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Chechens in Georgia Fear of ‘Secret Extraditions’
/ 29 Feb.'04 / 13:20
Giorgi Sepashvili, Civil Georgia

Mulkoev (left) and Alkhanov disappeared
on February 16, ten days after being
acquitted by the Georgian court.

Mysterious disappearance of two Chechens in Georgia and later reports regarding their arrest by the Russian security forces, increased Chechen community’s fears in Georgia that Tbilisi secretly apprehended their compatriots and handed them over to Moscow.
Russian media reported on February 25 that the Russian Federal Security Service detained two Chechens – Bekkhan Mulkoev and Husein Alkhanov, at the Georgian-Russian border on February 19, while trying to cross Larsi border checkpoint. Russia claims both, Mulkoev and Alkhanov, are the Chechen militants, which fought against the Federal Troops in Chechnya. 

Bekkhan Mulkoev and Husein Alkhanov are those two Chechens, which disappeared in Georgia after being acquitted by a Tbilisi court on February 6 of having violated border regulations and entered Georgia illegally.

Two Chechens were among a group of 13 Chechens arrested by the Georgian border guards in the late summer of 2002, five of whom were forcibly extradited to Russia. However, Mulkoev and Alkhanov survived extradition due to the successful court procedures in Georgia. 

Following 7 months of the court procedures, the Supreme Court of Georgia ruled to decline extradition of Bekkhan Mulkoev and Husein Alkhanov to the Russian Federation last May.

Nevertheless, they were not released as the Georgian law enforcers were accusing them of illegal crossing of the border and carrying firearms. However, the court acquitted them on February 6 2004 and were released after year and half of detention in Georgia.

A group of Chechen refugees living in Georgia's Pankisi Gorge staged a demonstration on February 18 to protest the disappearances of two Chechens, Bekkhan Mulkoev and Husein Alkhanov.

The relatives of the two men acquitted feared they have been abducted and secretly handed over to Russia by the Georgian authorities. After the report regarding their detention, doubts over the alleged secret extradition increased.

However, officials in Georgia deny speculations, while others prefer to keep silence.

“I do not know anything about it. And I can not make any comment regarding the case,” Nika Laliashvili, a spokesman for the Georgian Security Ministry told Civil Georgia.

Georgian General Prosecutor’s Office makes the similar comment. “We only know that two Chechens were arrested by Russians at the border. We know this from the newswires of the Russia media,” Paata Mskhiladze, who is in charge of foreign relations and extradition issues of the General Prosecutor’s Office, told Civil Georgia.

Malkhaz Pataraia, who was a lawyer of two Chechens during the protracted court procedures, also told Civil Georgia that he “can not comment regarding the issue” as he is “not aware of latest developments concerning these Chechens.” Another lawyer Lia Mukhashavria also prefers not to comment.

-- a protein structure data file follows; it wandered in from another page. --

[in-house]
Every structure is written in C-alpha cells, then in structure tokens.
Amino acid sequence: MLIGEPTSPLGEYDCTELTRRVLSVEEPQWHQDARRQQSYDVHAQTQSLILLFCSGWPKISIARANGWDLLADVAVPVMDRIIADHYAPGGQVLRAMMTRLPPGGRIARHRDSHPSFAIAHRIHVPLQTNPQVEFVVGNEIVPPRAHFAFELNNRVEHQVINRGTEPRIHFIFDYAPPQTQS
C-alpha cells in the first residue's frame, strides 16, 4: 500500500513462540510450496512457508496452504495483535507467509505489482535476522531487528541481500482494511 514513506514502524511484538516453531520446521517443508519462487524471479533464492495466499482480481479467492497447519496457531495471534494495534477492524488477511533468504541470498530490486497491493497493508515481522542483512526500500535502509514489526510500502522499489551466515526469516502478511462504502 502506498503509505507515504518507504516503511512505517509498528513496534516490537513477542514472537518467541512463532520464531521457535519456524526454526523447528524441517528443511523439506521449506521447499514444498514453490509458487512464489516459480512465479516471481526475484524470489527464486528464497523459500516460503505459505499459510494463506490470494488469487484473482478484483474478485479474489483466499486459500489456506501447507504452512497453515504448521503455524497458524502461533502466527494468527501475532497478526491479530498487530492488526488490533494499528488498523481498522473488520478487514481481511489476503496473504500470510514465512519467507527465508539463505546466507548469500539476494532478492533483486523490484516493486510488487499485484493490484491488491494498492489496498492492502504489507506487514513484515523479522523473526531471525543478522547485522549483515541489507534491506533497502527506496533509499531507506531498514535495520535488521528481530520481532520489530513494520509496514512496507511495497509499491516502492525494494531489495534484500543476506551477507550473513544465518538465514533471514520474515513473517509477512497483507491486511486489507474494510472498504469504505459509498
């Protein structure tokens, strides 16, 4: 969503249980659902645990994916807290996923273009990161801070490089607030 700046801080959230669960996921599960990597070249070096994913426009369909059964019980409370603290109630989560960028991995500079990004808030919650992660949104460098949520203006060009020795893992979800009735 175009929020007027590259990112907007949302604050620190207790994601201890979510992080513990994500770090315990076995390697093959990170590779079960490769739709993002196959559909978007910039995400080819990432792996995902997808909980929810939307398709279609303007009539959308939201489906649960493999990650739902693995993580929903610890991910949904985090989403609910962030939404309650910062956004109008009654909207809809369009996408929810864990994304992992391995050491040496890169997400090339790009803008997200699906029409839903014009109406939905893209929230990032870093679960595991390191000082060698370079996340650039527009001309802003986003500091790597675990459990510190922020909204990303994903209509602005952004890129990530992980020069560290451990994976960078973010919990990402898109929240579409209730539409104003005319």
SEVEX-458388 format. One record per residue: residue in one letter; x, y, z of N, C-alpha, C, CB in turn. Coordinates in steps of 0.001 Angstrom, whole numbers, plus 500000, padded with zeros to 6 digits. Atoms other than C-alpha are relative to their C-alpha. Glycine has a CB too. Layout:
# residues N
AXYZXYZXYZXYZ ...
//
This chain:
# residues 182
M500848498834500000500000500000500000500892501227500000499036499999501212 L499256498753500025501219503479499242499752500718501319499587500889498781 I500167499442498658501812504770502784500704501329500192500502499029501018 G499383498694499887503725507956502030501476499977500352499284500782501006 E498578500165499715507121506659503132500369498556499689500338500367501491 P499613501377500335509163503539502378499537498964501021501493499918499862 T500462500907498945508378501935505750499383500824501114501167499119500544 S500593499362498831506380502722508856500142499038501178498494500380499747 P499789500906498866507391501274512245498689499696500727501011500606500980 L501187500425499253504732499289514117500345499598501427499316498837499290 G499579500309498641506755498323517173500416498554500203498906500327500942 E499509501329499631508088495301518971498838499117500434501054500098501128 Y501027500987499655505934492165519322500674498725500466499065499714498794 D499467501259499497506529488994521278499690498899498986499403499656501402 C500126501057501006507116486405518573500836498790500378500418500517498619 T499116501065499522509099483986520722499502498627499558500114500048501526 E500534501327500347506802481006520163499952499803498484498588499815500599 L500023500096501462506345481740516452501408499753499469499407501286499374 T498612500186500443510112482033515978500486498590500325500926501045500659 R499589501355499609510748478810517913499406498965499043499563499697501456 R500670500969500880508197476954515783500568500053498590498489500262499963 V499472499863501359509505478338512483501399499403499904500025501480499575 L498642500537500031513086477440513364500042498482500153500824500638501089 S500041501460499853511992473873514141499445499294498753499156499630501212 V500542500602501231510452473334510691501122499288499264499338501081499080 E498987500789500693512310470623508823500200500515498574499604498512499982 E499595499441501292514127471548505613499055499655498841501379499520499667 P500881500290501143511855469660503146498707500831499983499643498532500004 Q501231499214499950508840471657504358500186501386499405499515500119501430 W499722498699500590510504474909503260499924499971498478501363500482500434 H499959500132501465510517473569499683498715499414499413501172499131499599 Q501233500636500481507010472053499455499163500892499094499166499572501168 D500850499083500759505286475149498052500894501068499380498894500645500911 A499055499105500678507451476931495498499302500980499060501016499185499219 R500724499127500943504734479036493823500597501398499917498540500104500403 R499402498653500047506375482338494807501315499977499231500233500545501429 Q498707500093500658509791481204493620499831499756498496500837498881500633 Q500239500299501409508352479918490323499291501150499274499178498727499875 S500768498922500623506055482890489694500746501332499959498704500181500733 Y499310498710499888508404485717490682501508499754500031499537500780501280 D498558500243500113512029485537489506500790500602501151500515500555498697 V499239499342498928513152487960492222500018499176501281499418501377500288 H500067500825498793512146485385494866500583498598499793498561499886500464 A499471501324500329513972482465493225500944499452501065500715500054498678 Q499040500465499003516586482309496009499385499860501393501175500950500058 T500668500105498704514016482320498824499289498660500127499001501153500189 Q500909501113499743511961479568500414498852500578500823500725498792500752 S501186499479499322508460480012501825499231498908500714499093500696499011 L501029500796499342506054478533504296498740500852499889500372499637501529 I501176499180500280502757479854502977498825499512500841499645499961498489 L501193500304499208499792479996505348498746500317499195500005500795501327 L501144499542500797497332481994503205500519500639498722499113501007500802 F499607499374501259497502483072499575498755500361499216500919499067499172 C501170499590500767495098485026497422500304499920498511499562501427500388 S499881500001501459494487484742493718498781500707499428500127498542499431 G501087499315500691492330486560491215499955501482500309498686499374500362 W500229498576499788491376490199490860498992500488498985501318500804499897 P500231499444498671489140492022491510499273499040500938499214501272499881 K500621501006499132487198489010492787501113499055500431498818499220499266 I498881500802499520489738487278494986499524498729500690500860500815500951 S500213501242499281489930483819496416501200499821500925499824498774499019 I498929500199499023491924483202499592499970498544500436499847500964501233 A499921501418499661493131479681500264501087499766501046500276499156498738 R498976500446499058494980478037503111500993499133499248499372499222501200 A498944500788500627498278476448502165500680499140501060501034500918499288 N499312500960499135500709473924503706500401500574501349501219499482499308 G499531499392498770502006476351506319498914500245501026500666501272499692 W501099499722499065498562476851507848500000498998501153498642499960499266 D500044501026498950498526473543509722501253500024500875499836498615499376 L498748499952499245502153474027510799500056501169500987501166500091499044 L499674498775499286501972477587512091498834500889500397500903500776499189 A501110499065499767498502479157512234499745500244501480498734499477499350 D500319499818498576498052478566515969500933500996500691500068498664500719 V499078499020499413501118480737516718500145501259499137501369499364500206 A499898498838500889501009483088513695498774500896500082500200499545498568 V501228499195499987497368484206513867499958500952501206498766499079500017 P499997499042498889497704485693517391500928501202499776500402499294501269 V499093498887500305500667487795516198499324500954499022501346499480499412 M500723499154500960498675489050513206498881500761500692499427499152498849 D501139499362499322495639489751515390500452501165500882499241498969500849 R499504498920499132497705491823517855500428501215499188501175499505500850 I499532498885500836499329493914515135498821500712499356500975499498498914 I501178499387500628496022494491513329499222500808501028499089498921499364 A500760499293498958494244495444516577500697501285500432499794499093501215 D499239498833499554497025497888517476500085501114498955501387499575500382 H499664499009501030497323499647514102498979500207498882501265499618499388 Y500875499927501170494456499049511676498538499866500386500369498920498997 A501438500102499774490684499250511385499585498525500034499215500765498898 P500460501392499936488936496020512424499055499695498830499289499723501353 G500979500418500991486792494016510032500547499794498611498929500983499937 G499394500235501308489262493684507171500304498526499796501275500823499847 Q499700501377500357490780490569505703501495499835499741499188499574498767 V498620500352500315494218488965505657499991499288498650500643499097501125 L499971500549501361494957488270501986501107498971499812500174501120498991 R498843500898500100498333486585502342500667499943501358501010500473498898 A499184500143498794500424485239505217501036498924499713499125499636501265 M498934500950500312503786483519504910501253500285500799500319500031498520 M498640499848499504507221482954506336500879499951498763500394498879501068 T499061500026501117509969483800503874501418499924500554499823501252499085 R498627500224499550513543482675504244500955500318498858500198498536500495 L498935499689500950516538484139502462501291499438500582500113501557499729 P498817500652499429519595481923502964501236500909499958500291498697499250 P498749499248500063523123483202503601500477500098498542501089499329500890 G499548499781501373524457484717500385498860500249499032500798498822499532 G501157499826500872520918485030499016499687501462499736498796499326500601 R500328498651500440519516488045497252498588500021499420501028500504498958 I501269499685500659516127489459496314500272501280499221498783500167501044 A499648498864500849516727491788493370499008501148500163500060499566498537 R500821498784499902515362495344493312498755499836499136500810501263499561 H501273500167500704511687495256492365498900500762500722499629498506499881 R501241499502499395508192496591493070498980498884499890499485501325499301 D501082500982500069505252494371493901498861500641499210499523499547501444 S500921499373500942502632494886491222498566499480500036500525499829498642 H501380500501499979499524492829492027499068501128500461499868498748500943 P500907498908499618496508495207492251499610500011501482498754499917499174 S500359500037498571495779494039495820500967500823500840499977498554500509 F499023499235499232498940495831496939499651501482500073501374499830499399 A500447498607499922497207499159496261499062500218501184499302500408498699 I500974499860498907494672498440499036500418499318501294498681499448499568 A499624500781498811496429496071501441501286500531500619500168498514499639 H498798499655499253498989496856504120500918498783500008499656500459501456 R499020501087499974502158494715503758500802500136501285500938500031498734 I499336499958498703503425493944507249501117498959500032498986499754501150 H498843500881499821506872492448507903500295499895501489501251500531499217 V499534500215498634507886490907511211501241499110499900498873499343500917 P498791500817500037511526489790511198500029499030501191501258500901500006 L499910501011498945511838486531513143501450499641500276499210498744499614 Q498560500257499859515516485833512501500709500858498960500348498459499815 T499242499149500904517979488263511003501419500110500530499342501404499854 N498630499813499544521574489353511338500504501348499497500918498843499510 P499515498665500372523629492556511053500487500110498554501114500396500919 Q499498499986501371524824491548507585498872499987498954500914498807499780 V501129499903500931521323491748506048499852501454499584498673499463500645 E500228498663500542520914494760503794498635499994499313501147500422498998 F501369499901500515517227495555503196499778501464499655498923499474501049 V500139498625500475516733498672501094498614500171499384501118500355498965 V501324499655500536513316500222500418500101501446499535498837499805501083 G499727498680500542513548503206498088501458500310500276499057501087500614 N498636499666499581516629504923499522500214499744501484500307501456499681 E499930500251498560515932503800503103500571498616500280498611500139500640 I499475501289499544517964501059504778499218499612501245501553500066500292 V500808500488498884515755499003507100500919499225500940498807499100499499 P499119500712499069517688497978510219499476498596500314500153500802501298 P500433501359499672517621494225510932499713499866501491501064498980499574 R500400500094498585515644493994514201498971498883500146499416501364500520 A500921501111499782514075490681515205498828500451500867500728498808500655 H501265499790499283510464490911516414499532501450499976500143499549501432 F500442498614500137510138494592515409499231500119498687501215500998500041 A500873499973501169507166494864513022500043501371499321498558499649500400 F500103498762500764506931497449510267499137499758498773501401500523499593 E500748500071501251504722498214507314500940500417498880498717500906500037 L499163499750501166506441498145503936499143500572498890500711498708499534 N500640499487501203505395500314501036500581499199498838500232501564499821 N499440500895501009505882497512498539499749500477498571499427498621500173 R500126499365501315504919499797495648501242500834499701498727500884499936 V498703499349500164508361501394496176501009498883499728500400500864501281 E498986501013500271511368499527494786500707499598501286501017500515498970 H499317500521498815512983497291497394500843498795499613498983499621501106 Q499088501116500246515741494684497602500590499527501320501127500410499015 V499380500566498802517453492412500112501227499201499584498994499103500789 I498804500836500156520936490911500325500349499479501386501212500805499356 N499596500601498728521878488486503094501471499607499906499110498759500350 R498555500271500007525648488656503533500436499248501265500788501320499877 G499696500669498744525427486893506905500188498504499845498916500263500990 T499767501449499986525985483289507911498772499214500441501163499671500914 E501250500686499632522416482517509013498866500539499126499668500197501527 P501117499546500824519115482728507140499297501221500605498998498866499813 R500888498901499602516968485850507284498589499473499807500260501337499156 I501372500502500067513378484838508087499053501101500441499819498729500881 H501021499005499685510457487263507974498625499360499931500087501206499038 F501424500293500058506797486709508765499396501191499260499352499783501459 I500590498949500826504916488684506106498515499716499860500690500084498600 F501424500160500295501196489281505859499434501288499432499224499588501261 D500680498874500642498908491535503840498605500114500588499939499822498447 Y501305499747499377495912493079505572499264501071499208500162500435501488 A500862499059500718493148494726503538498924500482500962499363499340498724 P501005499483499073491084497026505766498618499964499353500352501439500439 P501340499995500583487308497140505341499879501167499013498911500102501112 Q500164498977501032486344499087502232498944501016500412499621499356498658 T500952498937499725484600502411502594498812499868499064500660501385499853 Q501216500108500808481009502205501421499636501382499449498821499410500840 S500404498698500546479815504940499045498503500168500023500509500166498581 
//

Khizri Aldamov, who is one of the leaders of the Chechen community in Georgia and led de facto representation of the Chechen Republic in Tbilisi, was the only one who agreed to talk. He is sure that Georgia has extradited two Chechens to Russia.

“The story about their detention at the border is absurd. No one would believe that they [Bekkhan Mulkoev and Husein Alkhanov] went to the Russian border themselves. They did not intend to leave Georgia,” Khizri Aldamov told Civil Georgia.

The Chechen community in Georgia has already sent a letter to the Georgian President, Secretary of the National Security Council and the leadership of the law enforcement agencies and requested to investigate the case. However, Chechens have little hope that their concerns would be heard by the authorities.

Chechen refugees living in Georgia’s Pankisi gorge fear that recent conciliatory stance between Moscow and Tbilisi that took place after Georgian President Mikheil Saakashvili’s visit to Russia in February, might threaten their security. “Tbilisi now tries to please Moscow,” Aldamov said.

Mysterious story of two Chechens coincided with the arrival of the delegation of the European Court for Human Rights (ECHR) in Georgia, which paid a fact-finding visit to Tbilisi to study the cases of 13 Chechens.

After a hearing on 16 September 2003, the ECHR declared admissible the application lodged by 13 Chechens, which claim that extradition of five compatriots was illegal.

Khizri Aldamov says that Chechen community in Georgia failed to find out the whereabouts of five Chechens, which were extradited to Russia, despite many attempts. “I think they are dead,” Aldamov says.

The ECHR delegation, which left for Russia after visiting Georgia for further inquiry, was informed regarding the disappearance of Mulkoev and Husein Alkhanov.

Disappearance of two Chechens was not a first case in Georgia. On February 12, 2003 Chechen refugee Adam Talalov disappeared after leaving his home in the Pankisi gorge. His whereabouts remain unknown yet.

The whereabouts of Chechen refugee Hussein Yusupov, who disappeared in 2002 after allegedly being released from a Security Ministry’s detention facility, remained unknown, and there were no developments in the case so far.

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